The pastorates of John M. Peck and S. L. Helm followed. During that of the latter what is now Madison Avenue Baptist Church went out, forty-three members being dismissed from this church to form the new organization. That was in 1857. It was an amicable separation, and as illustration of that fact Bro. Robert T. McGill, who still lives in our city, and was one of the forty-three dismissed and is still a member of Madison Avenue, was for sometime Superintendent of this Sunday school after he had gone off with the new church. Rev. William Price next had a pastorate of eighteen months, and then followed the six year's pastorate of Rev. Y. Pope Yeatman. Dr. Yeatman came of distinguished Kentucky ancestry, and was first a lawyer. He was afterwards pastor of the Central Church of New York City, then of the Third Church, St. Louis, Mo. He was a man of great prominence and influence in the State of his adoption. During his pastorate here Brother K. L. Hackathorn was elected a deacon, a position he has held ever since. Also at this time there were was some discussion about improving the meeting house, which it seems was much needed. It was determined at one church meeting that if it could be done for $3,500, then the pastor was to go ahead and raise the money. But the plan did not materialize. After Dr. Yeatman resigned, the church cast covetous eyes on Dr. W. M. Pratt, of the First Church, Lexington, Ky., but the negotiations failed. Dr. Yeatman then was recalled and he returned for a little longer. Early in 1868, Dr. W. H. Felix was called, but he declined, and in March, Rev. George F. Pentecost, then pastor at Evansville, Ind., came and held a very successful revival meeting. In April he was called to the pastorate. A very vigorous protest was made by the Evansville Church, but Pentecost came, and his sixteen months' pastorate was a time of much spiritual quickening and ingathering. He was very insistent in his demand for a new church building, but he unable to bring it to pass. So when the church was without a pastor, the courtship of Dr. Felix was renewed, and in July, 1870, he entered on his long and splendid pastorate of fourteen years. Things began to move at once. At a church meeting August, 31, 1870, it was resolved "that it is the sense of this meeting that immediate steps be taken to build a new church edifice." In February, 1871, the Building Committee was instructed to make arrangements to have the old building removed, and a temporary place of meeting secured. This house then and its furnishings, beautiful in its newness, and dignified and stately today, is Dr. Felix's great monument. The work he did was lasting, and his pastorate while the longest in the history of the church, was perhaps also the greatest. After Dr. Felix resigned Rev. W. O. Bailey, from Alabama, was pastor for nearly two years. Then came Dr. Davidson's first pastorate, when he came here from Marion, Ala.

     Some years before Dr. Davidson came, in fact as far back as 1872, there was discussion about the wisdom of establishing a mission in the southern part of Covington. The stress of building this new house hindered the church from going ahead with the matter then, although it was agreed that it would be a good thing to do. It remained for Dr. Davidson to carry into execution this long-cherished plan of the church, and in July, 1889, the lot at Fifteenth and Banklick Streets was purchased, and you all know the subsequent history of the South Side Mission and Church. After Dr. Davidson resigned to go to Georgetown College, Rev. J. W. Lynch, of Danville, Ky., was called, but declined. Rev. I. J. VanNess, of Nashville, Tenn., was called and he also declined. So it came to pass that the church next enjoyed the eight years of the lovable and sweet-spirited Jones, then three years of the scholarly and polished Daniel, followed by two years of the vigorous and aggressive Wood. Then the uncommon thing happened, in the calling of a former pastor, when Dr. Davidson returned for another four years of service. It is sometimes said and it is sometimes true that a man's second pastorate of the same church is not as successful as his first. But it was not so in this case. I have no knowledge whatever nor have I ever heard of any man leaving his second pastorate of the same people with as much glory and praise and honor as Dr. Davidson when he left Covington. That is a great statement to make about him, and it is a great statement too, to make about this First Church.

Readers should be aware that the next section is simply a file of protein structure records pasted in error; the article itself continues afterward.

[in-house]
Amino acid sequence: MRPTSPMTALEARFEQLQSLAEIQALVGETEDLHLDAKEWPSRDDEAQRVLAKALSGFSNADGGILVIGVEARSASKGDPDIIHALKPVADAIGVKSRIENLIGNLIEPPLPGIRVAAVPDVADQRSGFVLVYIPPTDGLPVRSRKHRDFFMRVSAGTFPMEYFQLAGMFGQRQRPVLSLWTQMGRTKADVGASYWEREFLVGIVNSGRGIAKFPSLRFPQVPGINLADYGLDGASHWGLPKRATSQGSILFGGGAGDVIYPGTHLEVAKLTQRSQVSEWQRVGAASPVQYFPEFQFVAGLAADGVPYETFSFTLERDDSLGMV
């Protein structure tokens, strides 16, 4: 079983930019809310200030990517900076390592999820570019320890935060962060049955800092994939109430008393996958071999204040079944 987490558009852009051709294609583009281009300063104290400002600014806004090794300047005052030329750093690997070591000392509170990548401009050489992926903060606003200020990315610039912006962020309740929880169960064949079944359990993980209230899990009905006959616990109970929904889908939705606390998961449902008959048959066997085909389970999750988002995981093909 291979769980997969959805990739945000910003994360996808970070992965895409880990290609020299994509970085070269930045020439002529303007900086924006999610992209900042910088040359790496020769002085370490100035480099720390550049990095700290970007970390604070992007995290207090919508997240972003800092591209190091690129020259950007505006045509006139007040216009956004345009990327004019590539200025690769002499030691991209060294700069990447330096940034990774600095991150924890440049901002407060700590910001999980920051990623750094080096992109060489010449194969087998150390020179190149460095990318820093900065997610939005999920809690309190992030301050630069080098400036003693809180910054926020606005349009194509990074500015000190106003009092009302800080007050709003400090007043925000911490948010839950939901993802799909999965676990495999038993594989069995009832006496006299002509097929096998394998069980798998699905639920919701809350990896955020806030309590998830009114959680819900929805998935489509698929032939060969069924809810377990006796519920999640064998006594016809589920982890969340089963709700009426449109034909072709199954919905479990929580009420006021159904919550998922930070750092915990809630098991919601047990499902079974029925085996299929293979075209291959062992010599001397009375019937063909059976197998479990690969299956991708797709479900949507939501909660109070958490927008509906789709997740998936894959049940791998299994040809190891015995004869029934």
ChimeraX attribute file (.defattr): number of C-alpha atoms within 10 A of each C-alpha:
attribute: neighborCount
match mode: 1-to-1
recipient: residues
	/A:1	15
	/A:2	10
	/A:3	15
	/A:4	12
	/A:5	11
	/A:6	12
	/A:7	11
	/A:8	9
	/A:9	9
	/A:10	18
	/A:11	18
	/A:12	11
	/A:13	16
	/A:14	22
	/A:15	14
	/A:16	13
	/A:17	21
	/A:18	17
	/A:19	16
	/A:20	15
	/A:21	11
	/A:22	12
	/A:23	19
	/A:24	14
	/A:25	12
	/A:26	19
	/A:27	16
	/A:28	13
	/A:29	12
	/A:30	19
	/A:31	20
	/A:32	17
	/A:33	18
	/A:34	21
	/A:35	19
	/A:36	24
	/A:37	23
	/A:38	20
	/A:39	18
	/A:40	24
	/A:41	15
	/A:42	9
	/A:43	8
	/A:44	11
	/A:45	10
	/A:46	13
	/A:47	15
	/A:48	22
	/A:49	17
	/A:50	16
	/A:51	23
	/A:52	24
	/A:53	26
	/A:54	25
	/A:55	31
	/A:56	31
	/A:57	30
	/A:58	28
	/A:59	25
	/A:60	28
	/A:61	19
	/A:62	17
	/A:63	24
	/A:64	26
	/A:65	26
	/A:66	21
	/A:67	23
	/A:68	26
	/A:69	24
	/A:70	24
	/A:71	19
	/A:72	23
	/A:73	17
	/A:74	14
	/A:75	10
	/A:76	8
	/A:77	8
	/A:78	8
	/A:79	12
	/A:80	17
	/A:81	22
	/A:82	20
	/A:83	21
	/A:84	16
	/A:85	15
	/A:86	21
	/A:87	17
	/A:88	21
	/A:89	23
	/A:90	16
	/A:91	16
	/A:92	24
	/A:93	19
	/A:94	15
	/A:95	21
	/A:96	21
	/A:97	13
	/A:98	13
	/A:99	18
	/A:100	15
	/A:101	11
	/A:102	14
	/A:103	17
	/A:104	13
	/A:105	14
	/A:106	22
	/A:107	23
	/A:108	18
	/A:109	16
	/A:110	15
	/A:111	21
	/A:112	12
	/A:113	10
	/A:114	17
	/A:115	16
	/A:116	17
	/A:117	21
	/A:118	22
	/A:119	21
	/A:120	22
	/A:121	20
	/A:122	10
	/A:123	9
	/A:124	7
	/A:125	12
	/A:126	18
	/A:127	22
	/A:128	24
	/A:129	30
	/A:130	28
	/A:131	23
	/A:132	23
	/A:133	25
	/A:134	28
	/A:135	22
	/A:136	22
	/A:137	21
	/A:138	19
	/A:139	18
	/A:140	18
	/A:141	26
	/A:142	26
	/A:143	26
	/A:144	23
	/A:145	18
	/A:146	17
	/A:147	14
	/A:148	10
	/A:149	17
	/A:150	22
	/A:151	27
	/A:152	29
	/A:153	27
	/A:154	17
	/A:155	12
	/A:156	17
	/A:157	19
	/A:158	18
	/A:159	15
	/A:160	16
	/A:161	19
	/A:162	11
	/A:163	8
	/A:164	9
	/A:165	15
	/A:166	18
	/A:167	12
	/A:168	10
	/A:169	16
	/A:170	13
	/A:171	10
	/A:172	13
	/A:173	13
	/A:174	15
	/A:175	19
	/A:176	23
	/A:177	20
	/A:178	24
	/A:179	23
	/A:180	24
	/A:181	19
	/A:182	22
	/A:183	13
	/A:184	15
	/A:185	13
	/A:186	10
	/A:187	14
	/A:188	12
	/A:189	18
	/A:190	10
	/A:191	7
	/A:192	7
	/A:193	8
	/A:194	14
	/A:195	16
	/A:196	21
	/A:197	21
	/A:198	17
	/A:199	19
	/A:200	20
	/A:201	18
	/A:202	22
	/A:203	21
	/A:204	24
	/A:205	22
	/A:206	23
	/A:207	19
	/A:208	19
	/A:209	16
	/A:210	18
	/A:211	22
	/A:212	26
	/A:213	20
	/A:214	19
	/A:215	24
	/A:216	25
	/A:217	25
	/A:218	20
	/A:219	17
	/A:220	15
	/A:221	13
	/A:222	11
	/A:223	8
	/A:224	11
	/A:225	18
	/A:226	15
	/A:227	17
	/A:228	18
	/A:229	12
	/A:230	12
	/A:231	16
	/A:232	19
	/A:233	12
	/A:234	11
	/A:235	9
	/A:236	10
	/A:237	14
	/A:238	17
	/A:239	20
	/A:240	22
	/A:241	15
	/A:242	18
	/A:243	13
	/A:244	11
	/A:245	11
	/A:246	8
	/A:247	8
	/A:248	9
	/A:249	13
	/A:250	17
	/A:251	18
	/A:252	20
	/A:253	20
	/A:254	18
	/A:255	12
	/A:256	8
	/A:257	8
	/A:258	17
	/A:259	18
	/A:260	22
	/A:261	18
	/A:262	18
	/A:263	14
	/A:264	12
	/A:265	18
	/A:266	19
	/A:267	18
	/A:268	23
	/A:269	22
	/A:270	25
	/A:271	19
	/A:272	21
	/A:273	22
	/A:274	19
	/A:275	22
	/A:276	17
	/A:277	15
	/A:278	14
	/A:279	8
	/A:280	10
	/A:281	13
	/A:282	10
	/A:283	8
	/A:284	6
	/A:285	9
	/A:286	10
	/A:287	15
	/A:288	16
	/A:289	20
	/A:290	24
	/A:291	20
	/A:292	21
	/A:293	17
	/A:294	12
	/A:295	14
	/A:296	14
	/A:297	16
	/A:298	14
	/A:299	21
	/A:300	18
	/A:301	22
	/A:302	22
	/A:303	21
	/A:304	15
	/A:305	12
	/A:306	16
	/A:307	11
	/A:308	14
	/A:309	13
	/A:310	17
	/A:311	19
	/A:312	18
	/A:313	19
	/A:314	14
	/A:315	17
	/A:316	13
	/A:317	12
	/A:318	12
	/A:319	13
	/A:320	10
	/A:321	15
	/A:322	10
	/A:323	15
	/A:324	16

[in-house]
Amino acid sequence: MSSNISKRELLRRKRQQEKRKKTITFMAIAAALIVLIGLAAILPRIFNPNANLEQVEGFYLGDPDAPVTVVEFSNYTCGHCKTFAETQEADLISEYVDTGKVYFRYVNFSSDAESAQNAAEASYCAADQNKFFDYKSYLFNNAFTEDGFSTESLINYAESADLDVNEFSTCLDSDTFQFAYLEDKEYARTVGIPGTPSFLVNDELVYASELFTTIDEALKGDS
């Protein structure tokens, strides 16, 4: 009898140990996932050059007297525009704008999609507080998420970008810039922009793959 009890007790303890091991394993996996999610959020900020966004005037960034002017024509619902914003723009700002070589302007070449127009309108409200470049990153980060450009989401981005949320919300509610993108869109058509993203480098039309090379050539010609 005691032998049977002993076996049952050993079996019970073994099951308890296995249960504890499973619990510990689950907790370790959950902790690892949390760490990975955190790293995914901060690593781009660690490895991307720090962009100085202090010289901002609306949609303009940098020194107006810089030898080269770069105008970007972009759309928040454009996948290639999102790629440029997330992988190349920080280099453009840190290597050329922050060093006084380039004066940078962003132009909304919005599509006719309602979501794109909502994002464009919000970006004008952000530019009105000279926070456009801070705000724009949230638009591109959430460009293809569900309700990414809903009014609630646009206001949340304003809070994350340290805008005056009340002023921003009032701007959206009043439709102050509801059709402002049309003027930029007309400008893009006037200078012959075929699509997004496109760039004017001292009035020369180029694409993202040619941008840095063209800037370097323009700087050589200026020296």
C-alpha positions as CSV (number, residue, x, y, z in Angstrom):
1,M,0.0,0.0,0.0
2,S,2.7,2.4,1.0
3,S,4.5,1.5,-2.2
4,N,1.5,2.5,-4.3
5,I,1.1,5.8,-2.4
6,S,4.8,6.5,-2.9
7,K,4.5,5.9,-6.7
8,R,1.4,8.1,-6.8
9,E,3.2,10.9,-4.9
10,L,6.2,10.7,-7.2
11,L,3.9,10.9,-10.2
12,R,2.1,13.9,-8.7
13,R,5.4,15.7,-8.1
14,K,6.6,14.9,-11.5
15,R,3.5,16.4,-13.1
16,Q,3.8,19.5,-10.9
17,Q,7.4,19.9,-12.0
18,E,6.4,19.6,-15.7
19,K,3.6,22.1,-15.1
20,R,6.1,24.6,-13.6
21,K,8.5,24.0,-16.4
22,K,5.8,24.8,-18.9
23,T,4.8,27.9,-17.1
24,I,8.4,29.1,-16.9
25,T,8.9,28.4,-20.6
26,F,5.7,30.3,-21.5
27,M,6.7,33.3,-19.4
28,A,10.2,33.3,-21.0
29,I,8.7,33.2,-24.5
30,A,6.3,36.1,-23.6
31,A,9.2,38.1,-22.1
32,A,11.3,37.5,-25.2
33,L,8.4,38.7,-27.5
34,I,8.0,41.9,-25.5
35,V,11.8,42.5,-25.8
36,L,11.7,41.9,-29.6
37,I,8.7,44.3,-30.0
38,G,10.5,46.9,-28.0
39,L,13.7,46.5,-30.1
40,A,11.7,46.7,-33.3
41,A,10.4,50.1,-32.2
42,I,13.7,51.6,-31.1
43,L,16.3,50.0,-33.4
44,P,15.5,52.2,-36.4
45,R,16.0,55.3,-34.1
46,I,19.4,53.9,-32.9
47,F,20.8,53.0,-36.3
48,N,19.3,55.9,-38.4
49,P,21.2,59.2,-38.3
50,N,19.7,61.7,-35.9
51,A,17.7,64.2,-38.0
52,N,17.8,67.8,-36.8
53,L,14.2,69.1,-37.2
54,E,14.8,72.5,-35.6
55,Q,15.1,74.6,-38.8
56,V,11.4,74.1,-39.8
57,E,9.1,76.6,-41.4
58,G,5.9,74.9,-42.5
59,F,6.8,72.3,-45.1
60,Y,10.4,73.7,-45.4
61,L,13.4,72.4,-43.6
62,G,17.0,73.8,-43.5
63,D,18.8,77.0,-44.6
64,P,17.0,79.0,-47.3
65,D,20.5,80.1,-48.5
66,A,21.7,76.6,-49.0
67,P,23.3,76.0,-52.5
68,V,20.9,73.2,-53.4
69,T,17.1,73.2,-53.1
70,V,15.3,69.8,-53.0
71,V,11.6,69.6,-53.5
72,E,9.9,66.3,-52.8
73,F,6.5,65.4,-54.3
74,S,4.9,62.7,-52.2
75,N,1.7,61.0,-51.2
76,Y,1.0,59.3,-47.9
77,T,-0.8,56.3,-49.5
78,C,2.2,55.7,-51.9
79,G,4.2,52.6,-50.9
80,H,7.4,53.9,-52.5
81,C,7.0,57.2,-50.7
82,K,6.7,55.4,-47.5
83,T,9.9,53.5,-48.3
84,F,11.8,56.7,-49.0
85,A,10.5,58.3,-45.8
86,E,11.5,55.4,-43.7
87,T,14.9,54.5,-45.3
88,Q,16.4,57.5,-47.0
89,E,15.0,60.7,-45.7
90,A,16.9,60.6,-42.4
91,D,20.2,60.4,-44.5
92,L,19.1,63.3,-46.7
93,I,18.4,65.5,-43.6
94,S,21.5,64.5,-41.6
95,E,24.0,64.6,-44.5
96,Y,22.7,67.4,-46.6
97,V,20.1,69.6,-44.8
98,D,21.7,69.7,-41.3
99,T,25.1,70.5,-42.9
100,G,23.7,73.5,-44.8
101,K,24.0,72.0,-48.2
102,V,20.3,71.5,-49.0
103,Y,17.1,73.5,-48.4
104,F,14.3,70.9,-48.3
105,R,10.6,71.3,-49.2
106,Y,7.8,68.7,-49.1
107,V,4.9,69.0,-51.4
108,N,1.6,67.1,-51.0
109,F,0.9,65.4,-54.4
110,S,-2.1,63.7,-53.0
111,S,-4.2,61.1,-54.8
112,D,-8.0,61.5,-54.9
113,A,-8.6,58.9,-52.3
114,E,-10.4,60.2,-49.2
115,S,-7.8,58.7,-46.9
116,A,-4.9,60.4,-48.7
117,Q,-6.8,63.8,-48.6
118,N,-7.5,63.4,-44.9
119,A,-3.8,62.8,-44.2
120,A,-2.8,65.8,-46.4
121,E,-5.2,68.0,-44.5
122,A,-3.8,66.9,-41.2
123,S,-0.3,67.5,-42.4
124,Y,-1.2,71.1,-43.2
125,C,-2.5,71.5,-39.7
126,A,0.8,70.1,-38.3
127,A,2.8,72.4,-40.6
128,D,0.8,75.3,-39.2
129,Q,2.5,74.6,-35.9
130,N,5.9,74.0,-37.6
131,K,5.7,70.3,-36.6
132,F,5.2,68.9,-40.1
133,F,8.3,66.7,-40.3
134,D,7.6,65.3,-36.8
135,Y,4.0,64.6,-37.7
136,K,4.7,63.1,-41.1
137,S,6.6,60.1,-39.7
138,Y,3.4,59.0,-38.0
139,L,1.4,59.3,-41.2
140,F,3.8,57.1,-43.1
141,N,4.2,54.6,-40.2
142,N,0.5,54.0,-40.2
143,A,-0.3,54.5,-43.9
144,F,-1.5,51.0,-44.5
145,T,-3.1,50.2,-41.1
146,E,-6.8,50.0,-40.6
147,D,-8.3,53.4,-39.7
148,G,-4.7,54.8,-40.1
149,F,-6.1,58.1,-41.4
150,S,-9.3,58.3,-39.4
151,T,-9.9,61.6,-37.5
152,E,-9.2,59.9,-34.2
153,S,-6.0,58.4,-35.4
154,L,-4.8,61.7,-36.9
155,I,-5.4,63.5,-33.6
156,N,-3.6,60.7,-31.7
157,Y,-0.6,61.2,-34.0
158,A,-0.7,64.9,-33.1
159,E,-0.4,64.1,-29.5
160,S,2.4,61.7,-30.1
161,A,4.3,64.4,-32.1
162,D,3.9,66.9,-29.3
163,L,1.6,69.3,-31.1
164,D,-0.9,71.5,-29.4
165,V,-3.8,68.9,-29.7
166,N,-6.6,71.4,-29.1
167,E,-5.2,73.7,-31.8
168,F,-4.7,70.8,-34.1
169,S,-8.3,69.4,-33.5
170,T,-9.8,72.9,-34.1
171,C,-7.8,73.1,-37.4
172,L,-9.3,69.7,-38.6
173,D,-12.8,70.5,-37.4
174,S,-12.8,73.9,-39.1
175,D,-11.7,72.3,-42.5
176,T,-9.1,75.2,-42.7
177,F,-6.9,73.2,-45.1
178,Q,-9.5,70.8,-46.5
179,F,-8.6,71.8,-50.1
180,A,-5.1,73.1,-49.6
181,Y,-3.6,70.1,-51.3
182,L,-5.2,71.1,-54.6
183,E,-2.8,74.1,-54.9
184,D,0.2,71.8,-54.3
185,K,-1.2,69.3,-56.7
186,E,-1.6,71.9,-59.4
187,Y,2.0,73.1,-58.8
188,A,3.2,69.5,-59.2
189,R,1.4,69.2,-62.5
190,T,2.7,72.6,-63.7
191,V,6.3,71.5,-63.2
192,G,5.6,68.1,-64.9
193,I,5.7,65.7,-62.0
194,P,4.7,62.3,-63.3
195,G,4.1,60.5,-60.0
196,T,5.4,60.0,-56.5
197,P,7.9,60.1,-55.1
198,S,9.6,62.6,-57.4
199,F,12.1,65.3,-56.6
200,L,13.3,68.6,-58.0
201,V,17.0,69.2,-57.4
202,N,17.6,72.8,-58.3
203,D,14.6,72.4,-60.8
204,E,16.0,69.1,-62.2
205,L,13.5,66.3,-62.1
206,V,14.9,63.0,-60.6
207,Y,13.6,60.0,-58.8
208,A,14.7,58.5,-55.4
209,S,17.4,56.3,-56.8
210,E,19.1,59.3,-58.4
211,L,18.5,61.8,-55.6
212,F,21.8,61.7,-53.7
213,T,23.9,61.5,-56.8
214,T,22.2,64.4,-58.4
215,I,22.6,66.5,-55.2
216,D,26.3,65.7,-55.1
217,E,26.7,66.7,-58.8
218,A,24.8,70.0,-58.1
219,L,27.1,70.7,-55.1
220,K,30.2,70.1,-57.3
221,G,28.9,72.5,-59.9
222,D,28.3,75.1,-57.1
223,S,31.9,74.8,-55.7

I discovered that in the late 70's an effort was made by this church to start a German Baptist Mission in Covington. Nothing came of it, however. Work among Germans is not easy. They do not so readily take to the simple and plain principles of our Baptist faith, and I suppose that is the reason why this effort of ours was a failure.

     I find nothing along the track of the seventy-five years that indicates even the slightest deviation from the Bible standard of truth. No loose or liberal theology has been either proclaimed or tolerated. One pastor after he left here pursued a somewhat erratic theological course, but I never heard that he stepped aside from the beaten track while he was here. This has always been a straight, square, all-round Baptist Church, holding fast to the faith once delivered to the saints. It has lived in a spirit of fraternity with other sects, but has never faltered in loyalty to Jesus Christ. When a neighboring church of another faith lost its house through fire, this church courteously offered the homeless congregation our house.